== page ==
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Can the client violate attorney-client-privilege?

Cheyenne, WY |
Filed under: Government law

I work for a State government. I had to create a memo and send it out to non-government entities (NGOs) advising them of their Federal legal obligations. There were no State-level-legal obligations, only federal ones. I was required to have my legal department approve the memo prior to sending it out. I accidentally forwarded the email with a draft/incomplete version of the memo between me and my legal unit to an outside party. In that email, the legal department advised me of changes, none violated any rule/law of any sort. My legal unit told me that by forwarding the email I violated our attorney-client-privilege and that I could be fired. I guess I am the "client" in this case? I'm not a lawyer. Did I violate attorney-client privilege? Can the client violate attorney-client-privilege?

Attorney Answers 3


As a general rule it is the client that "owns" the attorney-client privilege, and has the right to waive it. The problem for you is that the privilege was not personal to you, but to the enterprise, the company you work for, and it was not the company's intention to waive the privilege. Hence, you took action outside the authority of your position, which could threaten your employment.

Bet wishes for an outcome you can accept, and please remember to designate a best answer.

This answer is offered as a public service for general information only and may not be relied upon as legal advice.

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Like most legal situations there are two issues that need to be considered in your question. The first issue has been addressed in the previous answer. You are not the client but the government agency for which you work is the client. By sharing this you did not violate an attorney client privilege as you are neither the client nor the attorney. However, the government agency appears to have wanted the matter to be kept confidential. Thus, the second issue is - can you be fired for this leak of the memo/e-mail that the agency wanted to be kept confidential until it wanted to release the final memo? The answer to this question is far more complex. If we assume that you have been a great employee for many years, have had excellent performance reviews, you have not done anything recently to take up an adversarial relationship with your boss, the leak of the memo/e-mail has caused no significant consequences for the agency and the leak was truly accidental then I would say you have a very limited chance of being fired and if you were you would have an excellent chance of being reinstated upon appeal. However, if you have been having problems at work, have had a bad relationship with your boss, your performance has been problematic, the leak has caused serious implications or embarrassment for your agency/boss and it was an intentional or very careless act then your leaking of the memo could well be an offense for which termination is justified. You will need to evaluate your situation in a honest and realistic manner to determine where you stand.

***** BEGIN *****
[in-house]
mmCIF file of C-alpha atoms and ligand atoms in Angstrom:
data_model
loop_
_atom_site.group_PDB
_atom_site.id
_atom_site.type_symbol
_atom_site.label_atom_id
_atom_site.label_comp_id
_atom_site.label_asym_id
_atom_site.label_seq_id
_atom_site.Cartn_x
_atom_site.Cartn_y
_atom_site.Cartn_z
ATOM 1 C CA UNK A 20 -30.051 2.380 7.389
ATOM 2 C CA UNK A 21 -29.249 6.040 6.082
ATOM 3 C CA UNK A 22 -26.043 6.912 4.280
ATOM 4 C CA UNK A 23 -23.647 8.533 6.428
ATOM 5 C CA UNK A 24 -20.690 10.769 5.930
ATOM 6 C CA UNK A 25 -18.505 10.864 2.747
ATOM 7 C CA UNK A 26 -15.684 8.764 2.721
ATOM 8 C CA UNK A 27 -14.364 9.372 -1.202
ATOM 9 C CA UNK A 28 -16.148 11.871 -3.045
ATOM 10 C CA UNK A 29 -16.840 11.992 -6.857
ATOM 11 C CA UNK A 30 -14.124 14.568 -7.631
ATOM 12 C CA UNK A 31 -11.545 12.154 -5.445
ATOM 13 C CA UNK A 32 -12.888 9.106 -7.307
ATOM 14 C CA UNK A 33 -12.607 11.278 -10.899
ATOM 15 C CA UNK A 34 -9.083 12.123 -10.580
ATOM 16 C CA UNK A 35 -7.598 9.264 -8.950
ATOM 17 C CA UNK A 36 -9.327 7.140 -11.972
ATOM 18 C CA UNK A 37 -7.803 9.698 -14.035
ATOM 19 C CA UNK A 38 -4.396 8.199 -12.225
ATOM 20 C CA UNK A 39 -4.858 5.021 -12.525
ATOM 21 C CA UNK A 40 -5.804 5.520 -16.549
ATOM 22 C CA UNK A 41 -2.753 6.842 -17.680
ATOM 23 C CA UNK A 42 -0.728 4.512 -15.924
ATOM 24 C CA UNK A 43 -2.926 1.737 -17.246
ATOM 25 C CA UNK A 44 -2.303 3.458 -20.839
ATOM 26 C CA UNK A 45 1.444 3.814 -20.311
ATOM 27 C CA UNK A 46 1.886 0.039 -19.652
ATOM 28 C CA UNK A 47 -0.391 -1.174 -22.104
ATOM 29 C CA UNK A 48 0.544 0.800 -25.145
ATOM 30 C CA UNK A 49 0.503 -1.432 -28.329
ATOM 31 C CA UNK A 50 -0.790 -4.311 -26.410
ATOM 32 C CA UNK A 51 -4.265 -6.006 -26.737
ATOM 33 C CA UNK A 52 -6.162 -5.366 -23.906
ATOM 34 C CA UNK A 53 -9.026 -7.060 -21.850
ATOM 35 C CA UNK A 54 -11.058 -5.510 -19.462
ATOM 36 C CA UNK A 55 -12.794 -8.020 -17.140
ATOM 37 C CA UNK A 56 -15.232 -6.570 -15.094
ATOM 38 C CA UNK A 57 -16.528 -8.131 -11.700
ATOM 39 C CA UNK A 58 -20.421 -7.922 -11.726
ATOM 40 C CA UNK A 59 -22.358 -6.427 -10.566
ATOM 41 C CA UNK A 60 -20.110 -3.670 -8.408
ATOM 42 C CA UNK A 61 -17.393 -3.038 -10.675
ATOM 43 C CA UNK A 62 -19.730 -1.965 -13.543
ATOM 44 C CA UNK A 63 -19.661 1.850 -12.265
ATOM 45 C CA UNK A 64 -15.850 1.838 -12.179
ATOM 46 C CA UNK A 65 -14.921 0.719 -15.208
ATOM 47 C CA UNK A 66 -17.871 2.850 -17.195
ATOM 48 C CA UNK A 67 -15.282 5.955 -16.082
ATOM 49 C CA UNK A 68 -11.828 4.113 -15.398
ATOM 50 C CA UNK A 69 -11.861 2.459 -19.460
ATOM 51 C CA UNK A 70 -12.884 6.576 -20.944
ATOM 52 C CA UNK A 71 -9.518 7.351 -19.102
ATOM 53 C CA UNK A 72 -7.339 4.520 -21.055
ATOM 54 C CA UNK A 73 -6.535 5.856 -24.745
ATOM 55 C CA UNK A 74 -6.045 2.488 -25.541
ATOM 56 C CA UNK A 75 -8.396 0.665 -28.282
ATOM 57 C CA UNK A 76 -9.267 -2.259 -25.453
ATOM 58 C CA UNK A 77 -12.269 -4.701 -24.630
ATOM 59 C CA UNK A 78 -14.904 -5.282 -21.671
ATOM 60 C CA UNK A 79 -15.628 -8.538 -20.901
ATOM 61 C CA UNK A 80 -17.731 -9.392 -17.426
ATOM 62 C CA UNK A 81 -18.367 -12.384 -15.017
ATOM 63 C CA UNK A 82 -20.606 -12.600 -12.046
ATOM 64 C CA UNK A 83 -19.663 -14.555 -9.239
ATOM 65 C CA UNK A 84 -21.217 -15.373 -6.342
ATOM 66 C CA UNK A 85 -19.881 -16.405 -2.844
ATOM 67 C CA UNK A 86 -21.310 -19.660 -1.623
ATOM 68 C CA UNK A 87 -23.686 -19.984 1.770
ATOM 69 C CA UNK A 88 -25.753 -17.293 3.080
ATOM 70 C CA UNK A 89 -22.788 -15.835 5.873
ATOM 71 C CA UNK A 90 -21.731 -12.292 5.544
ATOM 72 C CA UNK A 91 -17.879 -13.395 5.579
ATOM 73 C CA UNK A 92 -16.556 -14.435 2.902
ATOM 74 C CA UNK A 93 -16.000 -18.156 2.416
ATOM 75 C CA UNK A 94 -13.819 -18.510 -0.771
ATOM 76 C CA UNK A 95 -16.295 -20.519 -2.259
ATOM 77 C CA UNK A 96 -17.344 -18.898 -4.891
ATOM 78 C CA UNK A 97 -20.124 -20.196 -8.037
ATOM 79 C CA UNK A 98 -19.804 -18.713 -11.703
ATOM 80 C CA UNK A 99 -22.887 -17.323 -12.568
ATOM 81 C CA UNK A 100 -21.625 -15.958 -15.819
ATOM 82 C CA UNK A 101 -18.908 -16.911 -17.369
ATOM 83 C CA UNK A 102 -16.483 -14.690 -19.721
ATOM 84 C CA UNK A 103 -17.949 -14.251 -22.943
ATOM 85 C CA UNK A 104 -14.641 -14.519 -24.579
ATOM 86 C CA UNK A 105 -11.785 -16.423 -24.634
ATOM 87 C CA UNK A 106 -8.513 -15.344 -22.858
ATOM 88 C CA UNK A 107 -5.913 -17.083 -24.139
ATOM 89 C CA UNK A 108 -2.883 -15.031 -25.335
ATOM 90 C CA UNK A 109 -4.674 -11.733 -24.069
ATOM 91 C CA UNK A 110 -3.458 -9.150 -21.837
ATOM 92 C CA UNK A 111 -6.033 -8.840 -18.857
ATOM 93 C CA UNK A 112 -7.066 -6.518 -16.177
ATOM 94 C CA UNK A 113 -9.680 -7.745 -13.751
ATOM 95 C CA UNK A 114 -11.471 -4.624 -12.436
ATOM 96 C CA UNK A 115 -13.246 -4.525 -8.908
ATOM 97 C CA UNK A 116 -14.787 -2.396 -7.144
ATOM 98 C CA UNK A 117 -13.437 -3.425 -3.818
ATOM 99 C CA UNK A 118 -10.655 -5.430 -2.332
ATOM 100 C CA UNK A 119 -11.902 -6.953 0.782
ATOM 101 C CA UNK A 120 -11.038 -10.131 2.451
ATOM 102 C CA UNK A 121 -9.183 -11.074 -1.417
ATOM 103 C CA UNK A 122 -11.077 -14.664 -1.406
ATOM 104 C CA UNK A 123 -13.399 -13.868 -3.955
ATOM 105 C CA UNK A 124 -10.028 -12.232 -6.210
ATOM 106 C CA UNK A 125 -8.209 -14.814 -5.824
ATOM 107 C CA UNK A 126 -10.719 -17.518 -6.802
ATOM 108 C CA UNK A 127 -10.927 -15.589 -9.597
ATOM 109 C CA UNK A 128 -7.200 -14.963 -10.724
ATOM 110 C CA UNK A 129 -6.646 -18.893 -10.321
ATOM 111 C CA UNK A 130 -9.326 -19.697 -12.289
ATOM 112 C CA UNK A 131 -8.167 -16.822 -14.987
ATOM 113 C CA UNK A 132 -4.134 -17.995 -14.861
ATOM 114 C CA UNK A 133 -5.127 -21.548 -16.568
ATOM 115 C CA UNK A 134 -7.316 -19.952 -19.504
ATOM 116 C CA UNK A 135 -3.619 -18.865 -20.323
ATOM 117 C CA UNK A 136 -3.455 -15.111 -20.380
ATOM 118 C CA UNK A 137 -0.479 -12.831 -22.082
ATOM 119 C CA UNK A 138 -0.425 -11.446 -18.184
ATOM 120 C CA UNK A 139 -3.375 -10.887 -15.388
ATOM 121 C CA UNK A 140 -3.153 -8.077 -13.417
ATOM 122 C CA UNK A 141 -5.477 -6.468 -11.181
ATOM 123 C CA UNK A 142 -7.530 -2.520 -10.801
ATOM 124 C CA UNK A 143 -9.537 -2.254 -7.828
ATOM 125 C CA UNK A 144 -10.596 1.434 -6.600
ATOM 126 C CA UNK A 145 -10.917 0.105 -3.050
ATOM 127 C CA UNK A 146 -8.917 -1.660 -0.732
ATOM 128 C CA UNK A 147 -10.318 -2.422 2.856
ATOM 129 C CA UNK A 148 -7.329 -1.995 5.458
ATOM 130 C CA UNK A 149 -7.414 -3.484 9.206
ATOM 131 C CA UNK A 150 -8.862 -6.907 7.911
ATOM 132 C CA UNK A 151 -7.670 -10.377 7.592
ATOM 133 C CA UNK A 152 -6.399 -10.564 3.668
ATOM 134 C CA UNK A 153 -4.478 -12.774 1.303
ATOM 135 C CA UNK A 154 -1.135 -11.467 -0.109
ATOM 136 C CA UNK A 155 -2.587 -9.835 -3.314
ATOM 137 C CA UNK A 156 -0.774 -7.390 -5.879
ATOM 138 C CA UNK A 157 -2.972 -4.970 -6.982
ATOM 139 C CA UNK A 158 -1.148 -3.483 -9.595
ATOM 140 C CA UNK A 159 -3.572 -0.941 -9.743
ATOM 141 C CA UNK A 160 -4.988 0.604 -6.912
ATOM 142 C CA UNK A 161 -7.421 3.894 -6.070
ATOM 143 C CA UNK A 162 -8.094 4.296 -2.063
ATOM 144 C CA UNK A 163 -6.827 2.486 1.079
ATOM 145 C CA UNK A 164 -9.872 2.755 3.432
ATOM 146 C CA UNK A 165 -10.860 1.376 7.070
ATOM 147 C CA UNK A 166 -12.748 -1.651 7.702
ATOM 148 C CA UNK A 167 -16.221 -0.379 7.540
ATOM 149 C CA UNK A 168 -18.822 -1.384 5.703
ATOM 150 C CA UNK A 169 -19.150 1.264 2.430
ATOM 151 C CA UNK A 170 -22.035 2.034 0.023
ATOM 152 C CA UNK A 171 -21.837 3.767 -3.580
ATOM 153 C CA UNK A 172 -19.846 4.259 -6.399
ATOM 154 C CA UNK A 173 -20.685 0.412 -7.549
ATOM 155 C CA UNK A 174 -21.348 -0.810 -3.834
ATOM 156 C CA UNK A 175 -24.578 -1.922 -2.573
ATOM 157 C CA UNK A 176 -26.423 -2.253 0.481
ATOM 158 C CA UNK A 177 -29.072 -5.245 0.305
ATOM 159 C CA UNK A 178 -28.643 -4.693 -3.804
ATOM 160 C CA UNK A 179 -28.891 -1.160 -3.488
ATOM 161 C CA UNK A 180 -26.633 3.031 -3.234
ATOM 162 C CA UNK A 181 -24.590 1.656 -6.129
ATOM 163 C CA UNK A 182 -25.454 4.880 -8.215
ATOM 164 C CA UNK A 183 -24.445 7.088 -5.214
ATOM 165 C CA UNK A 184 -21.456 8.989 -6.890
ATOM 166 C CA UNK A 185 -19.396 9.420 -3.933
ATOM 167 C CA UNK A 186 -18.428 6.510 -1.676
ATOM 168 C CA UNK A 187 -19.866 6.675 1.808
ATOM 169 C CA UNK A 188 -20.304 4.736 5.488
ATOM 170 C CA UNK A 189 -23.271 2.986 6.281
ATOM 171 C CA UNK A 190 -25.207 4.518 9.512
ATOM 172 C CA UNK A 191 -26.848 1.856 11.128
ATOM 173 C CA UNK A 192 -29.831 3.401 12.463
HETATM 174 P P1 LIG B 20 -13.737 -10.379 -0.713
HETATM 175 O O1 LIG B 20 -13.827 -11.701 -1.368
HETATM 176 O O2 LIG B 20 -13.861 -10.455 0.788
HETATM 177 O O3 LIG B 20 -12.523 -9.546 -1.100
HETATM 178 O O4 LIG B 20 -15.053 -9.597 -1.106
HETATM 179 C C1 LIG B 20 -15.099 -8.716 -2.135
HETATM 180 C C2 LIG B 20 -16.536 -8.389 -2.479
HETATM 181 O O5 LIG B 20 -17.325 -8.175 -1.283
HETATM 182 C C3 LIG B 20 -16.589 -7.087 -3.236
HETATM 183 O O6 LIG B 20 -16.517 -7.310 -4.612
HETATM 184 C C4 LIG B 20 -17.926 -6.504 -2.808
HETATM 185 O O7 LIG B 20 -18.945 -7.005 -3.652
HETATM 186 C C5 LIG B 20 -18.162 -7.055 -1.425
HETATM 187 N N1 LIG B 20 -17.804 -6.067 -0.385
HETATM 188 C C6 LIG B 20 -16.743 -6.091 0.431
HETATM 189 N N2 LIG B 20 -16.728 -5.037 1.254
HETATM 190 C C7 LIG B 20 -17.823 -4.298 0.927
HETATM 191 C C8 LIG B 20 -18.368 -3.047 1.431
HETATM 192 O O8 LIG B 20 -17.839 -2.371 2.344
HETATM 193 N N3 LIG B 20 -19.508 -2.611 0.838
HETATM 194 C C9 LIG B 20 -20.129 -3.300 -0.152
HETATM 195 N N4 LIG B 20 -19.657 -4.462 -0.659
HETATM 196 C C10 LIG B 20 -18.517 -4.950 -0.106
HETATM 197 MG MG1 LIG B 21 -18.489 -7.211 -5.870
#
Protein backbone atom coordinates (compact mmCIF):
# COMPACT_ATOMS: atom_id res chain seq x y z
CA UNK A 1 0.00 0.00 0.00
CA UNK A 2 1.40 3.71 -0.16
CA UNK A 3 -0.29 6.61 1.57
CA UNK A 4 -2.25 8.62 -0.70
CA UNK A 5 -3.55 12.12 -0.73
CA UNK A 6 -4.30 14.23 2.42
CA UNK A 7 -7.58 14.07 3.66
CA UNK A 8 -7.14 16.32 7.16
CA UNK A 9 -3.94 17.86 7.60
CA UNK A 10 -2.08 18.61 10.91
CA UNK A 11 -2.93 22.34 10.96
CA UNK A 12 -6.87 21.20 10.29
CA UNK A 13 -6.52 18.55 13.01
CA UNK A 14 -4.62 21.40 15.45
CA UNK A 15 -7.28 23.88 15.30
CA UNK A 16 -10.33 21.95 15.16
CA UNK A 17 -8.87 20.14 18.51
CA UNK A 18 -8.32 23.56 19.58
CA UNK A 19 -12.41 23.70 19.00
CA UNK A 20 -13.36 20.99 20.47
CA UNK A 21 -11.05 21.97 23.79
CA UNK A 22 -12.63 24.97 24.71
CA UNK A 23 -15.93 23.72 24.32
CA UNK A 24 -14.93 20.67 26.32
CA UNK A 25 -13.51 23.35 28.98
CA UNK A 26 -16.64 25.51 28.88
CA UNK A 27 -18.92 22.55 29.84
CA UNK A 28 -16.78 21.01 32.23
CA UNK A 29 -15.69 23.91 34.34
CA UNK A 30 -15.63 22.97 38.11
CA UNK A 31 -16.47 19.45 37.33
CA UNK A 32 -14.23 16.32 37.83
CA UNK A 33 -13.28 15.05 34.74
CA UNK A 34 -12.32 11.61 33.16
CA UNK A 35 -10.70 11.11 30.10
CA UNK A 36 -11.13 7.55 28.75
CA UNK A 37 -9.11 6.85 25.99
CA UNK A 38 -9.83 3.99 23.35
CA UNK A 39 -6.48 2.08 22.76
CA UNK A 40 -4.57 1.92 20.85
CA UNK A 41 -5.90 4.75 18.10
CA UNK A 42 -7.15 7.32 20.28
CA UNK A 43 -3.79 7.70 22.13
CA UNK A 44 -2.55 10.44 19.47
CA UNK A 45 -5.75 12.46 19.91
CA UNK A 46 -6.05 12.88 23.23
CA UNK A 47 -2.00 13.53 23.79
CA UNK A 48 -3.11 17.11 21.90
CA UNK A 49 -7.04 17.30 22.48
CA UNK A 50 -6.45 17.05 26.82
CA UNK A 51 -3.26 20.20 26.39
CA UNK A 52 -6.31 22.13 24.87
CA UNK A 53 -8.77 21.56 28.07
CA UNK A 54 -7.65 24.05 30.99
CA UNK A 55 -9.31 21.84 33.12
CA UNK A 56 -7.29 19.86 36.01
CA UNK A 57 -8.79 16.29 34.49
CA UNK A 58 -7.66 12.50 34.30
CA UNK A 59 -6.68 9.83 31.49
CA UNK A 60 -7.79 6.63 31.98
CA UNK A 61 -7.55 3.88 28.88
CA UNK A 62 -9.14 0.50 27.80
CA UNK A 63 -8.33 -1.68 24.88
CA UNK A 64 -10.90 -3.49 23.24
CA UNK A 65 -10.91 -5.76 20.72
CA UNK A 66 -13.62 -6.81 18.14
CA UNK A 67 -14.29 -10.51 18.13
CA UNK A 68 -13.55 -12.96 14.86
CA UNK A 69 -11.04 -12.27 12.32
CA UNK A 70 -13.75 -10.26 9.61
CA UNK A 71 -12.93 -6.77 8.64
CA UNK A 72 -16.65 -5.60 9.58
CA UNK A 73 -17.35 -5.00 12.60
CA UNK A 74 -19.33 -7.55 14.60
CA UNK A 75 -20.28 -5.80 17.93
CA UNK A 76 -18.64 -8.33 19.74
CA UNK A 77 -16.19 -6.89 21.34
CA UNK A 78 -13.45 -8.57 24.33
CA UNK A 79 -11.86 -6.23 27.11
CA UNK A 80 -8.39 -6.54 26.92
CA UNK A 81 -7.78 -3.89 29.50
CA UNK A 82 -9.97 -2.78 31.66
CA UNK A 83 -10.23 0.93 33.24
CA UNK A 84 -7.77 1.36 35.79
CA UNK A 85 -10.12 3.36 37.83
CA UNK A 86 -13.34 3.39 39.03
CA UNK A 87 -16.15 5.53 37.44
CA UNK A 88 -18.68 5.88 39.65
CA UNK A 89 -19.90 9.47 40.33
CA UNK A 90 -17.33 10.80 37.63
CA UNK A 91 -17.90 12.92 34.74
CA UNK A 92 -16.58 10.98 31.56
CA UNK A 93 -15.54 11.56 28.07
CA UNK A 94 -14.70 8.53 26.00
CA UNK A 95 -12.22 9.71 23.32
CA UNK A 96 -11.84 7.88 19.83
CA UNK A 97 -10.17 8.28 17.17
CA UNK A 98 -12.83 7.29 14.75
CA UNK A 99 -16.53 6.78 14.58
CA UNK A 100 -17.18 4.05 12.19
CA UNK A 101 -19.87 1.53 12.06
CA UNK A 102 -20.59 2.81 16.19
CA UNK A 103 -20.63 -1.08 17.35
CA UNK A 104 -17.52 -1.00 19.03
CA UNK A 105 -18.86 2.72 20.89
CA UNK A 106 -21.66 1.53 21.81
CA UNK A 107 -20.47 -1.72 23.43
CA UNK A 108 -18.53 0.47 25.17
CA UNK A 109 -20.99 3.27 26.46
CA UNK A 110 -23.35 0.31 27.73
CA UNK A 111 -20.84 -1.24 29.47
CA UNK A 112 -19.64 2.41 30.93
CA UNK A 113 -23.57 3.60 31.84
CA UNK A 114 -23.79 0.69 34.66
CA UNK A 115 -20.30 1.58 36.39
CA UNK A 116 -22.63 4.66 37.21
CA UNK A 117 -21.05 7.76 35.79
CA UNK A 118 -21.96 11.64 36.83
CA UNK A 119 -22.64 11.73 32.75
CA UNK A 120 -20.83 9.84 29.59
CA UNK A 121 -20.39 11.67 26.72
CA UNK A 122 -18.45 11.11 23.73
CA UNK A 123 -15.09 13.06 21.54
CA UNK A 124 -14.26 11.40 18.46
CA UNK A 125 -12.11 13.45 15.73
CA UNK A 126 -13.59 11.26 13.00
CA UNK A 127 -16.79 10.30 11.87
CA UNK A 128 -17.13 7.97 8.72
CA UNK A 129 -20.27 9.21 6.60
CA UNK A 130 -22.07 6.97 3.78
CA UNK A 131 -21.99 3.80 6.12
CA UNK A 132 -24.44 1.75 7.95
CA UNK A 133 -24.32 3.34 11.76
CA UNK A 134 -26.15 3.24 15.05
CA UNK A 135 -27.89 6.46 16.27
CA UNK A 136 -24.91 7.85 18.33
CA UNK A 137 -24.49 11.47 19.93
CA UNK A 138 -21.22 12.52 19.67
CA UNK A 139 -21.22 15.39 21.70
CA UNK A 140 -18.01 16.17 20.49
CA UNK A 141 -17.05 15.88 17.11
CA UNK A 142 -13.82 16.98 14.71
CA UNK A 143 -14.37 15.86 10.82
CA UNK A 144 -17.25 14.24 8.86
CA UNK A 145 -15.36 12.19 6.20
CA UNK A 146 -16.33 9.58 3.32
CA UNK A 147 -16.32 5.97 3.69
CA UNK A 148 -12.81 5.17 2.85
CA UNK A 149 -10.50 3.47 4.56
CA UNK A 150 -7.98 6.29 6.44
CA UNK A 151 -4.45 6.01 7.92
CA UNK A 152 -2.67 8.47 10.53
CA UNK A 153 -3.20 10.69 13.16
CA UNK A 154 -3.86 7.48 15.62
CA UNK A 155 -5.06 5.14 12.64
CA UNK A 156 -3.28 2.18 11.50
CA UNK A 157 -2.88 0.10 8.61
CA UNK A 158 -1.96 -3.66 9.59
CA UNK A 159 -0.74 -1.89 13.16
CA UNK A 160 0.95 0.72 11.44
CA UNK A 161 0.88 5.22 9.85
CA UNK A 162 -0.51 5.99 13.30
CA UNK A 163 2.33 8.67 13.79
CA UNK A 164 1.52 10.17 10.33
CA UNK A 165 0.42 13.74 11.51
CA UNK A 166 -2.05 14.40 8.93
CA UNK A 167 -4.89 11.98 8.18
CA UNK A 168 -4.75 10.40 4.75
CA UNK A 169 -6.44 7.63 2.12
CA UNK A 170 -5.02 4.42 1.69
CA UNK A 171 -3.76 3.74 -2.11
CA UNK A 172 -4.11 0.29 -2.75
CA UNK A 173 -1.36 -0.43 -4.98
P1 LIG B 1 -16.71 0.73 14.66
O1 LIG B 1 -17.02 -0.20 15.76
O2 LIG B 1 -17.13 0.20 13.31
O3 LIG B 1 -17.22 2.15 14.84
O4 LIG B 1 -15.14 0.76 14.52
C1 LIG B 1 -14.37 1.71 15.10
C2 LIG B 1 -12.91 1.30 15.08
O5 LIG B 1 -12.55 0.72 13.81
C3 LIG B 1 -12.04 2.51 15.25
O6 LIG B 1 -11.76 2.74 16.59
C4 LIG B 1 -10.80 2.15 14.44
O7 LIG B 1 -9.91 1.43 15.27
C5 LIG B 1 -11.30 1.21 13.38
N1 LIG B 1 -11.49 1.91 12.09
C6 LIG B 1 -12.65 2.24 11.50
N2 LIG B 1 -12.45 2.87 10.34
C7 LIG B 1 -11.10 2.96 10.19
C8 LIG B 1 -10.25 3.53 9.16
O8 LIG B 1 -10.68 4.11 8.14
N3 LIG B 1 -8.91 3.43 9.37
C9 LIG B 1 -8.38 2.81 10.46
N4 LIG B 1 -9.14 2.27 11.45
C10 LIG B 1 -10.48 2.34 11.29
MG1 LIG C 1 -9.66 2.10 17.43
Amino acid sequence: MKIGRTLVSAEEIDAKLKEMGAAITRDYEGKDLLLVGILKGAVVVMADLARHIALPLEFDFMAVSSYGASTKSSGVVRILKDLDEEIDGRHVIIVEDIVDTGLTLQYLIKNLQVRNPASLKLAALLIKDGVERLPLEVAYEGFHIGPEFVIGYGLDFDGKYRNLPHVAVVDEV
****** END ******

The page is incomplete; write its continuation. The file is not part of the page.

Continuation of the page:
This information is for discussion purposes only and does not constitute legal advice nor does it establish an attorney-client relationship. Individuals seeking a legal opinion or legal advice on any matter should contact an attorney experienced in the field of their issue and discuss retaining such attorney to represent the individual.

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If you are a member, contact the Wyoming Public Employees Association. If you aren't a member, drive down to their office on Randall Ave. and join.

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